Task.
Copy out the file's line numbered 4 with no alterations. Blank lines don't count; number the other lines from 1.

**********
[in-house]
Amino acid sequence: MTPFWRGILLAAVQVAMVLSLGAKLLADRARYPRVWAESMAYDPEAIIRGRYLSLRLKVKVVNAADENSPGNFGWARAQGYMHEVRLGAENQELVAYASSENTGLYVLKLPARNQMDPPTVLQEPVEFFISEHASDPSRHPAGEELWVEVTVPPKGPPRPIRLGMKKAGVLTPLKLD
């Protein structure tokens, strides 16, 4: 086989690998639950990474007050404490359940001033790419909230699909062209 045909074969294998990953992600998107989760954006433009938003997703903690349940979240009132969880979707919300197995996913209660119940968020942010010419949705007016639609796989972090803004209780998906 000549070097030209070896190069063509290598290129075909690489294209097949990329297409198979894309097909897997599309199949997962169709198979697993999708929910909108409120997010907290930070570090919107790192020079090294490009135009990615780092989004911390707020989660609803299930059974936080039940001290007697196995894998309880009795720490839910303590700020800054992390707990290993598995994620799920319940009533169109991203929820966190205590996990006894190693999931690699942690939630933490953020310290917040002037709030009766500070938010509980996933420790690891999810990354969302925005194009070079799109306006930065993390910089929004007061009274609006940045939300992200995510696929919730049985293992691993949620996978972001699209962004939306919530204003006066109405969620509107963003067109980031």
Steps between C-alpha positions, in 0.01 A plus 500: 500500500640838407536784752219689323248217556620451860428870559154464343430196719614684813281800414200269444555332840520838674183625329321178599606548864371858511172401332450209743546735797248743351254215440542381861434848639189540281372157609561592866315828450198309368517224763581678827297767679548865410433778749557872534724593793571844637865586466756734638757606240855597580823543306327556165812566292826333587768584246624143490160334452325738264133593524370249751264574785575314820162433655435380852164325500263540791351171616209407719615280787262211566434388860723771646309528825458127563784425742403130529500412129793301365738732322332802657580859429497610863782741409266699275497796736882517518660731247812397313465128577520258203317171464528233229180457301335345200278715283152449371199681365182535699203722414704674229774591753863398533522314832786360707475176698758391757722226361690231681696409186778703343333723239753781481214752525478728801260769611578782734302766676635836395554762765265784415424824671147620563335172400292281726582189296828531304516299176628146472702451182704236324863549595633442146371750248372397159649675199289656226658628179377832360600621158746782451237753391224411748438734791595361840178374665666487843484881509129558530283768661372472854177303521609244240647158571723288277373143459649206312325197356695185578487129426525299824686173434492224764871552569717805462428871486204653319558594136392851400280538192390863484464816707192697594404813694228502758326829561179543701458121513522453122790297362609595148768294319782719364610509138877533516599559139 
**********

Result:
Steps between C-alpha positions, in 0.01 A plus 500: 500500500640838407536784752219689323248217556620451860428870559154464343430196719614684813281800414200269444555332840520838674183625329321178599606548864371858511172401332450209743546735797248743351254215440542381861434848639189540281372157609561592866315828450198309368517224763581678827297767679548865410433778749557872534724593793571844637865586466756734638757606240855597580823543306327556165812566292826333587768584246624143490160334452325738264133593524370249751264574785575314820162433655435380852164325500263540791351171616209407719615280787262211566434388860723771646309528825458127563784425742403130529500412129793301365738732322332802657580859429497610863782741409266699275497796736882517518660731247812397313465128577520258203317171464528233229180457301335345200278715283152449371199681365182535699203722414704674229774591753863398533522314832786360707475176698758391757722226361690231681696409186778703343333723239753781481214752525478728801260769611578782734302766676635836395554762765265784415424824671147620563335172400292281726582189296828531304516299176628146472702451182704236324863549595633442146371750248372397159649675199289656226658628179377832360600621158746782451237753391224411748438734791595361840178374665666487843484881509129558530283768661372472854177303521609244240647158571723288277373143459649206312325197356695185578487129426525299824686173434492224764871552569717805462428871486204653319558594136392851400280538192390863484464816707192697594404813694228502758326829561179543701458121513522453122790297362609595148768294319782719364610509138877533516599559139 